National Farmers' Market Week Kicks Off

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Farmer's MarketIf you have ever stood in the sunshine nibbling warm, sweet snap peas directly from a farmer’s market box, if you have ever sampled a perfectly garnet strawberry and had a gush of fragrant berry juice trickle down your chin, you’ll know exactly what I mean when I say that one powerful food experience can shift your entire relationship to food.

This Sunday kicks off National Farmer's Market Week, a time to showcase the growing resiliency of local food systems across the country-and to celebrate some the most important foods that can lead us to new paths of health and healing-namely, fruits and vegetables.

“Of all the food systems innovation in the last 20 years”, says Richard McCarthy of Slow Food USA, "the resurgence of farmers markets may represent the best DIY expression of community involvement and reinvention.”

Farmers Markets offer us connections we crave, such as local food, sensuous eating pleasure and vibrant regional economies. And most importantly, they help us put a face to our food-something rather rare in today's global food economy.

Here’s how you can get involved:
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  1. Visit your local farmers market. Summer is the most glorious time to eat produce at its peak ripeness, teeming with good-for-you nutrients in their fullest expression-nature’s whole package. The best part? When food is at it’s peak, very little needs to be done to it-Much of it can be eaten delicious RAW-fresh salads and fruit...saving you the time and energy of cooking.
  2. Host a GROW dinner. This new project from Oxfam is “the brand new way to feed your family in the 21st century”. It’s 5 Simple Steps offers a roadmap: cooking and buying food efficiently, reducing food waste, buying what’s in season and produced locally, reducing meat consumption (and adding more plants) and buying products that benefits small scale producers. With gorgeous seasonal recipes and easy videos to get you started.
  3. Get growing with your children. Check out my recent Earth’s Best article  to discover the latest research on how to help your children cultivate a fresh, lasting connection to food by growing something themselves. And it’s based in something every child loves-dirt.

How often do you enjoy farmer's markets in the summer? I'd love to hear about your experiences...

See you at the market!

6 Reasons to Visit Your Farmer's Market THIS WEEK

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With over 5,000 farmer's markets operating in the US this summer, there’s literally never going to be an easier time  to step out of the supermarket and fill your fork with amazingly fresh local food.  If you still haven’t taken the plunge, here are my top reasons to give it a go:

 

1. Discover foods not available in the grocery store. Baby heads of tender lettuces, a rainbow of heirloom tomatoes, donut peaches-all of this delicious nuance of nature is lost in bigger supermarkets.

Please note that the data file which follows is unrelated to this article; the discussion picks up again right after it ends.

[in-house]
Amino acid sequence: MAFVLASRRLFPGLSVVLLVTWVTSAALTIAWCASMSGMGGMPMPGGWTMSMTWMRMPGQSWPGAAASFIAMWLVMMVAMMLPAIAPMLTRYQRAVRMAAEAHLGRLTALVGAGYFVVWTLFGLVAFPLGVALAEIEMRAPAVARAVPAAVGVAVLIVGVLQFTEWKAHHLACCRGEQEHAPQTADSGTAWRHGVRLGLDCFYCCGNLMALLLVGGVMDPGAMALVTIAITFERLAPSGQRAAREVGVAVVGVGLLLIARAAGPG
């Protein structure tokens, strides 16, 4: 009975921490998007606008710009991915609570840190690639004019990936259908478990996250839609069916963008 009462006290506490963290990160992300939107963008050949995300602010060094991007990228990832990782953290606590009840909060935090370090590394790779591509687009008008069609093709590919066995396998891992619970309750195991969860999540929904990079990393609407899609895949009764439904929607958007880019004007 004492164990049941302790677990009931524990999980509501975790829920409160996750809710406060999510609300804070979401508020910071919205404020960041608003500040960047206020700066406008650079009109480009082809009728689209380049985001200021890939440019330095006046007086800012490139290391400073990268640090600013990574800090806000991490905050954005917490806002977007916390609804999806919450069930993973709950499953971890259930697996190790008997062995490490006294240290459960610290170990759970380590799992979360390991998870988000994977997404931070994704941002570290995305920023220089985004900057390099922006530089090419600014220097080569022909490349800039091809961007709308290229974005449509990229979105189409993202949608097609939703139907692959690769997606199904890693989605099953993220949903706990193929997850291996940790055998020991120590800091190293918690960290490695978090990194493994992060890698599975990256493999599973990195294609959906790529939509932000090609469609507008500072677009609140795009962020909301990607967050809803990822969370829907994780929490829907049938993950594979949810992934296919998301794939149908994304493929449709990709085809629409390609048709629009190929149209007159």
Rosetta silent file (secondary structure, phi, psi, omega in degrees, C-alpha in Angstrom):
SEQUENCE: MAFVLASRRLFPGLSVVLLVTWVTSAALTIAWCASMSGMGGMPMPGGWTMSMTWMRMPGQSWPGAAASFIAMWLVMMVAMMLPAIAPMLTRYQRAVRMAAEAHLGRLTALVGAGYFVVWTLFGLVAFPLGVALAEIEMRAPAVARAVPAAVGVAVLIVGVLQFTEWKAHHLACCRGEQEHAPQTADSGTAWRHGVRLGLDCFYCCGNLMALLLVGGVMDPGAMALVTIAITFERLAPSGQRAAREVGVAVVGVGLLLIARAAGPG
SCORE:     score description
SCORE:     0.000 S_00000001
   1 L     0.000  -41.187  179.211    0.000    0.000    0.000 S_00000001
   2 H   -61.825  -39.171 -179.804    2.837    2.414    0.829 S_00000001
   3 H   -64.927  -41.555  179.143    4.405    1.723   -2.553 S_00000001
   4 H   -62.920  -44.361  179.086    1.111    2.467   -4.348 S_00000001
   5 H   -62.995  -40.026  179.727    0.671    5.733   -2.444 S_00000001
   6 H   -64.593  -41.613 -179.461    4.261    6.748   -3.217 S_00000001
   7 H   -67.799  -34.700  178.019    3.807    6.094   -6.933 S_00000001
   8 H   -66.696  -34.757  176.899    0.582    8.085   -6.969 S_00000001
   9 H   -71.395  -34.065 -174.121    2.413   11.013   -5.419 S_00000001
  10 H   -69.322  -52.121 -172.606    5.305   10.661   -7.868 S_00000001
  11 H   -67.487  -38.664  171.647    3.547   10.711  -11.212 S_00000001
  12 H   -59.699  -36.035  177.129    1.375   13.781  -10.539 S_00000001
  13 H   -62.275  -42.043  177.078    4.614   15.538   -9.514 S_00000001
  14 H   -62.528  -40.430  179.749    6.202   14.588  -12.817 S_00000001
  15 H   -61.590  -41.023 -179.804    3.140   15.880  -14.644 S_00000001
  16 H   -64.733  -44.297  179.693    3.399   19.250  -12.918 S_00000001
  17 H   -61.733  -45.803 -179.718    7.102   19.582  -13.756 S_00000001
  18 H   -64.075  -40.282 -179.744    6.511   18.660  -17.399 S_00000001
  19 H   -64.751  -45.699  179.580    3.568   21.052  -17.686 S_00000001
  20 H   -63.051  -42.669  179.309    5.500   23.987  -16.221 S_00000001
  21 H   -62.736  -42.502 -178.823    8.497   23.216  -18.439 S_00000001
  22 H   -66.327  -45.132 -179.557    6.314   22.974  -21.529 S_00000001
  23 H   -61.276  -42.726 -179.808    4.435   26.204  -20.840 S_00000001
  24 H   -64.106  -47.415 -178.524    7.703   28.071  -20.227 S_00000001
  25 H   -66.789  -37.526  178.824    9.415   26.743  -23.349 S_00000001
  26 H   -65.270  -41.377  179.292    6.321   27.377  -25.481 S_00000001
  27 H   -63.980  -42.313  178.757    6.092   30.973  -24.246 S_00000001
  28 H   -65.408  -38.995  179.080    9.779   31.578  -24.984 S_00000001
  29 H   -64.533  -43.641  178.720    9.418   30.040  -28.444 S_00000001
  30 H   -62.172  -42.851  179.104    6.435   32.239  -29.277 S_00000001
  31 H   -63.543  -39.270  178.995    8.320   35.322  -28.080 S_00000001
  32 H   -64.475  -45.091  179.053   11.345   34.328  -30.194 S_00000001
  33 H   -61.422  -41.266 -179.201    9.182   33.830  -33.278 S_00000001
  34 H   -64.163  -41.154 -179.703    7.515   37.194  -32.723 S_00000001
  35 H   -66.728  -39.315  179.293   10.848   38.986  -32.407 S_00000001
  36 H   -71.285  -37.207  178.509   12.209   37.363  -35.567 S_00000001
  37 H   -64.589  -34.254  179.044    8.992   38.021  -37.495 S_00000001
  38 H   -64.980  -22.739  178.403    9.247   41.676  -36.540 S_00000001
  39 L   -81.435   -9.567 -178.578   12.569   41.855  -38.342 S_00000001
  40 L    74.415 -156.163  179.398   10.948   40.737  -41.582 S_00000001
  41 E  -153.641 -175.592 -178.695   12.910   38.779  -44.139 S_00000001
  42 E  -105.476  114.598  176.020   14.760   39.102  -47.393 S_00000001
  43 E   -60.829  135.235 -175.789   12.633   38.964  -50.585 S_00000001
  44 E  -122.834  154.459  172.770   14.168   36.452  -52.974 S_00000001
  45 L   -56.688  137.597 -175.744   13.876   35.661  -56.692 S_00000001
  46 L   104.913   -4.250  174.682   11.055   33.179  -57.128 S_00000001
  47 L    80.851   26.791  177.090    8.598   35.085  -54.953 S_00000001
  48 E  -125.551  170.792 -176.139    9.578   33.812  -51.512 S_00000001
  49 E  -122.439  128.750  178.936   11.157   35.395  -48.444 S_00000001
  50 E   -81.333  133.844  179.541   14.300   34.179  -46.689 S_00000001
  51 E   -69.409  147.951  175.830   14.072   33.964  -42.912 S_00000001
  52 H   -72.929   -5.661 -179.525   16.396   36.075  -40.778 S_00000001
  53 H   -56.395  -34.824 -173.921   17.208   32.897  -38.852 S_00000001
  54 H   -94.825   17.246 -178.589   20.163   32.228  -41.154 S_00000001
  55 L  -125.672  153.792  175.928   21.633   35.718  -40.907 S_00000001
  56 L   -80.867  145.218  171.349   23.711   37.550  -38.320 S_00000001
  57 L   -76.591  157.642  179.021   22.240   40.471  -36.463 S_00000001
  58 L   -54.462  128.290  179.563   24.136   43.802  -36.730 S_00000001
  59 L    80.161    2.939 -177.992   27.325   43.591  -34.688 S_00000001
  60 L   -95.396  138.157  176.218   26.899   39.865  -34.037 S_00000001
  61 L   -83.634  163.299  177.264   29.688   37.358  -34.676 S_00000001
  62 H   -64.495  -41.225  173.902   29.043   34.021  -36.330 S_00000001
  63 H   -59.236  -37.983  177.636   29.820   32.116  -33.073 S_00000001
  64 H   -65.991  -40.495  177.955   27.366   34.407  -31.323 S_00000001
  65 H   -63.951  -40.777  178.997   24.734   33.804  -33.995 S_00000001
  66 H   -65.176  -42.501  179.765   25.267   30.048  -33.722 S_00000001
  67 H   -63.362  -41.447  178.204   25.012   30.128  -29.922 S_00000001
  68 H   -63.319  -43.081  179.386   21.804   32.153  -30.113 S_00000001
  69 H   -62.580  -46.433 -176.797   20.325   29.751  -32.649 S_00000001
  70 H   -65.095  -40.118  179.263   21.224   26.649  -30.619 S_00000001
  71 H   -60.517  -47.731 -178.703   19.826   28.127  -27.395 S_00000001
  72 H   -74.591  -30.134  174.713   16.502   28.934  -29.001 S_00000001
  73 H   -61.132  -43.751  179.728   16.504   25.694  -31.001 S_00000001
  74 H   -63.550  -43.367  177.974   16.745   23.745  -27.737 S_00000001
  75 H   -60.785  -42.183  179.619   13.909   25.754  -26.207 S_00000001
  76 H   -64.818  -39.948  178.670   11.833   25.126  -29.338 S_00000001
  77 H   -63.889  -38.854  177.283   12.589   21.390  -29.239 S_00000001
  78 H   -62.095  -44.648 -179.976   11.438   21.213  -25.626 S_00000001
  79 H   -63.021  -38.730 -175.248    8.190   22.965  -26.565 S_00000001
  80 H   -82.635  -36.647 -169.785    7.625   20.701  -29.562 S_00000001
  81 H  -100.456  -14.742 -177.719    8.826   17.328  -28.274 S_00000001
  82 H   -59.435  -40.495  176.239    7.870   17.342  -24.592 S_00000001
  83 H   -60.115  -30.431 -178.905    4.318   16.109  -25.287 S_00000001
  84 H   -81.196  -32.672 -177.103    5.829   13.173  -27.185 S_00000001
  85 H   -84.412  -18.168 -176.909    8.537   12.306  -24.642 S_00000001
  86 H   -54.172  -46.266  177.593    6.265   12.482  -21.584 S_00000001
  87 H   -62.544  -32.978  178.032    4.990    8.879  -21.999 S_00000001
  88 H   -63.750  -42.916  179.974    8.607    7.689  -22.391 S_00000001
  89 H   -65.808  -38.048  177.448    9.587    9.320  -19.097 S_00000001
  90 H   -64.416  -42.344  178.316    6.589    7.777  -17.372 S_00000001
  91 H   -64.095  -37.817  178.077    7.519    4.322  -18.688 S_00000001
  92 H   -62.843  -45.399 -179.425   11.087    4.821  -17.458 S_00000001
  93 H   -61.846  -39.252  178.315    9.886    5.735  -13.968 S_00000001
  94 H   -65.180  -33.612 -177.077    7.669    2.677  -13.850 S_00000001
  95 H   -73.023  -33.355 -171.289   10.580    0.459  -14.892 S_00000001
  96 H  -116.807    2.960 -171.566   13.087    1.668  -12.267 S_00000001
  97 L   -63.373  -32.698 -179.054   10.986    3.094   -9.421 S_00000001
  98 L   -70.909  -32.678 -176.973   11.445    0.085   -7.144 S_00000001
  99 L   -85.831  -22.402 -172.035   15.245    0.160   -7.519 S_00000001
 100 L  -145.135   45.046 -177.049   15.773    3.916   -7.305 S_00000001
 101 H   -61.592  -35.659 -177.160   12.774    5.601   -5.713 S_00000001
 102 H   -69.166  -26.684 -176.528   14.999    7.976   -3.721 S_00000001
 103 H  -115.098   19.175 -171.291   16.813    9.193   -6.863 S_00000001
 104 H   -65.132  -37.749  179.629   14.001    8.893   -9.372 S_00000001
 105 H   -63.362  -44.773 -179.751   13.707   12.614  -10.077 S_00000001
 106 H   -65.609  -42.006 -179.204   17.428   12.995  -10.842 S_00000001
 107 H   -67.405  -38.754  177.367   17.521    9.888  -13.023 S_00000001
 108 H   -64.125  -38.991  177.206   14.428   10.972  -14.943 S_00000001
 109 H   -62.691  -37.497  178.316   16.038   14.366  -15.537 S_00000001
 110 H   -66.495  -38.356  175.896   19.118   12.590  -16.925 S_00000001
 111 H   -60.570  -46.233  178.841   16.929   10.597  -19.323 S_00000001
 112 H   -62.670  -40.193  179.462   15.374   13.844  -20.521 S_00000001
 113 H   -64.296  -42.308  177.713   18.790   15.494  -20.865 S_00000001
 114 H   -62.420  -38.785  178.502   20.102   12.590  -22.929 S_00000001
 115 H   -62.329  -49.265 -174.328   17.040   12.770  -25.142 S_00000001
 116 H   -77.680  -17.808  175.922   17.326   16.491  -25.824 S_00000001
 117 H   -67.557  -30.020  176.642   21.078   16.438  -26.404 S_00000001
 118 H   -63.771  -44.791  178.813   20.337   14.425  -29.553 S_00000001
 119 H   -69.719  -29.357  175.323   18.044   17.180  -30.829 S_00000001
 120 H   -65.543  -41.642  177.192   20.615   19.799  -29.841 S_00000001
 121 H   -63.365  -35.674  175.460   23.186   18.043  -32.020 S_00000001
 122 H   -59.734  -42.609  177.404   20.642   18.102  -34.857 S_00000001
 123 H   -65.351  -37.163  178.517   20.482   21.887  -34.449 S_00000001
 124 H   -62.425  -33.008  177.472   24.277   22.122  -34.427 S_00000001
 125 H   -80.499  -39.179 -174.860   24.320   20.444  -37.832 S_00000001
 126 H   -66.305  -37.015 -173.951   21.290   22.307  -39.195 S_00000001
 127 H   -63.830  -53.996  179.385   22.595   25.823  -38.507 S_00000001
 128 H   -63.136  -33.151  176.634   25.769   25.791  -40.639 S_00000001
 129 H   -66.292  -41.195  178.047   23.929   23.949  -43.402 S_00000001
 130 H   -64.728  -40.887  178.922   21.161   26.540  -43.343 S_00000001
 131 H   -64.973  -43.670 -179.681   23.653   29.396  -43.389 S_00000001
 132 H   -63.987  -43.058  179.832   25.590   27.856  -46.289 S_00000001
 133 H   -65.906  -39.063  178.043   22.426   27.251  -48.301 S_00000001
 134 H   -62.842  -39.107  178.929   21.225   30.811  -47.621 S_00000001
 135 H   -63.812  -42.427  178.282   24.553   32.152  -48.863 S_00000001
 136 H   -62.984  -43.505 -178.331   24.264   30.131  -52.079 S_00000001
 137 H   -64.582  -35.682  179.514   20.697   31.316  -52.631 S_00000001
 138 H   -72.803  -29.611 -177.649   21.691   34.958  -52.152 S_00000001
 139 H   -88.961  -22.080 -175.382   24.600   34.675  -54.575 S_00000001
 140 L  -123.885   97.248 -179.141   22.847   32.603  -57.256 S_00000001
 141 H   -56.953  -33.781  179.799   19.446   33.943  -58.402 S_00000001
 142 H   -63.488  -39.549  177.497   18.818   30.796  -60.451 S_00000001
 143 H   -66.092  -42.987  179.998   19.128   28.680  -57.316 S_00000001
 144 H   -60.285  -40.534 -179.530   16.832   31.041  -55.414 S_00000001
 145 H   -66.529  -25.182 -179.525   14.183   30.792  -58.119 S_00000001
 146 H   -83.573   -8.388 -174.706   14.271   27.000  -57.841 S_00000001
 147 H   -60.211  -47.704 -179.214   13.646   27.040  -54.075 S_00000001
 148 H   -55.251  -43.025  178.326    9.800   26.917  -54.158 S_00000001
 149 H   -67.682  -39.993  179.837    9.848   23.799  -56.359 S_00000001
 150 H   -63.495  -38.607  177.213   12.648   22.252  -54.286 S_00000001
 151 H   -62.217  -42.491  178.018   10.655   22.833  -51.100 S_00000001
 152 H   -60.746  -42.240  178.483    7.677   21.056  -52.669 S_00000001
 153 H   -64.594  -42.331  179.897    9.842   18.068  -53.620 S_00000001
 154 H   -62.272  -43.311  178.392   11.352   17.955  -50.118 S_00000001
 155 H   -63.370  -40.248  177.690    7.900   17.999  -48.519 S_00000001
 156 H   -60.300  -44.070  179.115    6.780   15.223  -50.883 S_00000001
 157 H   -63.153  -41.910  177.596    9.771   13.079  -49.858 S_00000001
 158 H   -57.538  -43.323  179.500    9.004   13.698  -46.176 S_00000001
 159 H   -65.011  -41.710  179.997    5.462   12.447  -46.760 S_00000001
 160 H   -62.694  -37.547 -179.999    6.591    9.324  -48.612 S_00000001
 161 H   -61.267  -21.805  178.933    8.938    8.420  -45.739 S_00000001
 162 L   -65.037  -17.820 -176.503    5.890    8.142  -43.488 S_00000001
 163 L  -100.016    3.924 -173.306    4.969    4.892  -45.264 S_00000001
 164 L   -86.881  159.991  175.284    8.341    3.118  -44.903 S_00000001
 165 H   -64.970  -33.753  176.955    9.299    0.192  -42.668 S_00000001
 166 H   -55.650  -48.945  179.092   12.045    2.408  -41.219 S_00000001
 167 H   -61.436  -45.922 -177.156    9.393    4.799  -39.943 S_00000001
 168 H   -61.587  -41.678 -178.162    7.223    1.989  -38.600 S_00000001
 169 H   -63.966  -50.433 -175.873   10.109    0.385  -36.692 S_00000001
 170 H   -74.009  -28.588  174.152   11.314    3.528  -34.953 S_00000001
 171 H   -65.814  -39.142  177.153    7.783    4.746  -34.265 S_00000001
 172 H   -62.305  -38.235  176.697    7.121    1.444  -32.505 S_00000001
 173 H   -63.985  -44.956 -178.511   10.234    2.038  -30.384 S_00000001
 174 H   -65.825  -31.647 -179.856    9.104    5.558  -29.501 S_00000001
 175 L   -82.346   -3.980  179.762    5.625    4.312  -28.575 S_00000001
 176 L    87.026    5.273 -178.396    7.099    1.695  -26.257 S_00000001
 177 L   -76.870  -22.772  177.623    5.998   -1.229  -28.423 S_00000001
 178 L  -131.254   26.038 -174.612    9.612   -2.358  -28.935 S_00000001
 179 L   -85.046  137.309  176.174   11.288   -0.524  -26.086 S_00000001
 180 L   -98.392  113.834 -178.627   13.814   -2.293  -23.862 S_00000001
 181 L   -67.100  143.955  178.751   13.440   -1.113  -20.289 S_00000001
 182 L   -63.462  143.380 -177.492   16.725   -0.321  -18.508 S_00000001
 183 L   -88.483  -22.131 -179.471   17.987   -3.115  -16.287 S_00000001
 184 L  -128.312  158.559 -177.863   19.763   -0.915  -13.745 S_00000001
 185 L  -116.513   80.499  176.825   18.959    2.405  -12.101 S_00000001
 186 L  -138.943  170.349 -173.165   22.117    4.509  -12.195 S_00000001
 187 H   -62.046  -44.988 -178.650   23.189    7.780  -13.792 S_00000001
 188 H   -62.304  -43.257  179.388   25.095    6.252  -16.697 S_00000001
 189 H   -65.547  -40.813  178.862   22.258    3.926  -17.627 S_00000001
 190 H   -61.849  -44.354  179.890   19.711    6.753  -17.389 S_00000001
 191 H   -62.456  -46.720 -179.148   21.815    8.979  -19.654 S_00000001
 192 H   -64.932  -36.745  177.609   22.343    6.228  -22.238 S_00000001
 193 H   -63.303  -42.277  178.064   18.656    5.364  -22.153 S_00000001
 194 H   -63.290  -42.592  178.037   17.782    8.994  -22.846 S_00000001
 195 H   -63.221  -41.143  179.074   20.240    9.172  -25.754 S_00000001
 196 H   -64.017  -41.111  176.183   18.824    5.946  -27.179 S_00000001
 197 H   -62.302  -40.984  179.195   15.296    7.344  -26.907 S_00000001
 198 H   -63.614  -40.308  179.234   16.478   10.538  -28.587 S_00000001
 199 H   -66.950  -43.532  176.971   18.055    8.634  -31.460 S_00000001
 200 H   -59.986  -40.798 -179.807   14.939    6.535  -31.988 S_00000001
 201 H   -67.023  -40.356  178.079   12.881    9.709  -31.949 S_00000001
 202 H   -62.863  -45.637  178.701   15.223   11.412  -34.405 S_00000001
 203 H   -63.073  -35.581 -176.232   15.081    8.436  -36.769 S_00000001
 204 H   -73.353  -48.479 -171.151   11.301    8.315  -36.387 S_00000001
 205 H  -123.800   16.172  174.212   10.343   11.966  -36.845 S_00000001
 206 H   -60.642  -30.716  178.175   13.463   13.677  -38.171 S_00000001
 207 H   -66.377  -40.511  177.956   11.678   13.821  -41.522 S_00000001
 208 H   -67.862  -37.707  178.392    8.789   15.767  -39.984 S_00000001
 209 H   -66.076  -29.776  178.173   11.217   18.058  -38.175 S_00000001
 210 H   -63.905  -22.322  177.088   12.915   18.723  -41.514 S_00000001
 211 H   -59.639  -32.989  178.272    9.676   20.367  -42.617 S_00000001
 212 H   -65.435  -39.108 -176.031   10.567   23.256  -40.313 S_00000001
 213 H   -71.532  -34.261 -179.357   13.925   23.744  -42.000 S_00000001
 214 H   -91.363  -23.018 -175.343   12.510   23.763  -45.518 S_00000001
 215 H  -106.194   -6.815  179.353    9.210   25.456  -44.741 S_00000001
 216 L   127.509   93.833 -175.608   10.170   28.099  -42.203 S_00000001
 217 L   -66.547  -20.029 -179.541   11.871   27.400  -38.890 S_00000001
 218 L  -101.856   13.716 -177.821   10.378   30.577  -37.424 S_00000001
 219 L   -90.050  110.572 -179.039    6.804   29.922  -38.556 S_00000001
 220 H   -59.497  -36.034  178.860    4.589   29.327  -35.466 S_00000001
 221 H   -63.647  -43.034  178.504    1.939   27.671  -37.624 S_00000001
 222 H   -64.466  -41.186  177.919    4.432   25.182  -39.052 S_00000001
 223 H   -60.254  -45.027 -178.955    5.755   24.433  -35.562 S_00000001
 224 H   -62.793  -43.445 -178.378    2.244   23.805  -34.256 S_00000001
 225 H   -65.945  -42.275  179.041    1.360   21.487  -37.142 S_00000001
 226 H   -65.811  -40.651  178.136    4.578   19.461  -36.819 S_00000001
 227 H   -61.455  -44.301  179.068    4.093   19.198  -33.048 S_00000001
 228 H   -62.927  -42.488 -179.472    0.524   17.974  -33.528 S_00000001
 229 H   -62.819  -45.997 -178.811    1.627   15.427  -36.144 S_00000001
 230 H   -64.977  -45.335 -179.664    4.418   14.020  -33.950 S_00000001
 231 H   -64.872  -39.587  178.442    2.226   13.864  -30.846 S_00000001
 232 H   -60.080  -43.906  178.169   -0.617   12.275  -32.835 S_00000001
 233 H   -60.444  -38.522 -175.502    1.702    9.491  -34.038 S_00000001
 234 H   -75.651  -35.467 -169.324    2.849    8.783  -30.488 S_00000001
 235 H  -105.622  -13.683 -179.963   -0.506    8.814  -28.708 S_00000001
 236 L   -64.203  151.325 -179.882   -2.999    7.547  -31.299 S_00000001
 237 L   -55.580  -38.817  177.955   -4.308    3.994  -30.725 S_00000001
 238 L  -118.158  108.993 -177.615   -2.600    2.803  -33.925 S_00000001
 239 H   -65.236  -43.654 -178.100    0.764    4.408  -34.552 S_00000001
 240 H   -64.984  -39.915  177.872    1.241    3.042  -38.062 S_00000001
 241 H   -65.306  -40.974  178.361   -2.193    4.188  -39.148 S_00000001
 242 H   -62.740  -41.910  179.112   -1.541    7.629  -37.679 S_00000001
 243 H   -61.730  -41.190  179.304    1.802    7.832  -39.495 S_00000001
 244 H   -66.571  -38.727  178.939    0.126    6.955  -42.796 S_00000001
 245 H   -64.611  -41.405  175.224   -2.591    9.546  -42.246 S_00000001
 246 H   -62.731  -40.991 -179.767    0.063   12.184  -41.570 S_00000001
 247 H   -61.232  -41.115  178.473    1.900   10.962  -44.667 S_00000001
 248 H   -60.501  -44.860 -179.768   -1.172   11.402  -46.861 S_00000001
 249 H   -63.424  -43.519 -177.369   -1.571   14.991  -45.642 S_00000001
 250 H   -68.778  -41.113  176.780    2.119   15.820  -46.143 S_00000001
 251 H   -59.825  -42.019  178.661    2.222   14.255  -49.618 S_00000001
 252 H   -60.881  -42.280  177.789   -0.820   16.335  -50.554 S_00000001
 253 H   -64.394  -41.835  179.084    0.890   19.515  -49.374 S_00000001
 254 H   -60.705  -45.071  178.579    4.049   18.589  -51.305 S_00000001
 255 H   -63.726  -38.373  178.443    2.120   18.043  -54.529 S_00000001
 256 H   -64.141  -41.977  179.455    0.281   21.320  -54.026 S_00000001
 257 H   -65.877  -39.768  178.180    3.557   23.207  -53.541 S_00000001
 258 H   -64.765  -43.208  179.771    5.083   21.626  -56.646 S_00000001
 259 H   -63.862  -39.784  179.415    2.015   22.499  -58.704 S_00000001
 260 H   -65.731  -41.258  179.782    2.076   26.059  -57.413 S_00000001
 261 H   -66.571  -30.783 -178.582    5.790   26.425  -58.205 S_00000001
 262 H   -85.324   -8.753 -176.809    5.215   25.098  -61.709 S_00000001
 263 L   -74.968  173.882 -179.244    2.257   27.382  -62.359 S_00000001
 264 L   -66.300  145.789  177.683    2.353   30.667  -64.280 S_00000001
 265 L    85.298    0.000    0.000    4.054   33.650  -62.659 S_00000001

2. Take home a truly tasty tomato. Honestly-when you sink your teeth into these perfectly sweet, juicy, tasty gems you will ask yourself “why bother?” with any of those mealy, out of season pucks you get the rest of the year. And you’ll pack over 50% of your daily dose of vitamin C in one hearty tomato.

3. Retire a picky eater for a day. Get kids tasting! Kids love tasting their way through markets. Get them excited about new things to try, then carry on the adventure by encouraging them to choose some produce bring home for dinner. Research shows us if kids are involved in choosing, and feel a connection to growing their food, they are more likely to try it.

4. Put a face to your food. It’s a perfect chance to ask your farmers all the questions you want to know about your food-like how was it produced? Especially with many smaller farmers who choose not to go the costly route of USDA Organic certification, it’s a great opportunity to get the lowdown.

5. Buy a beautiful plant you know will grow locally. Because it was raised locally it is more apt to fit your states climate and water status-and you can ask the master gardeners who are selling them.

6. Keep your dollars in your local economy. When you shop at your farmers money those dollars stay in your community instead of being siphoned off to larger regional and national outlets.

For more reasons, tips & tools visit: http://lancaster.unl.edu/food/ft-jul-10.shtml.

Looking for more farmer's market resources? Check out the links below!

  1. Local Foods by the Season: Recipes and food preservation handouts
  2. Info for helping people getting started selling foods locally
  3. PowerPoint and handout on shopping at the Farmers Market

 

Written with assistance from Lindsey Toth, MS, RD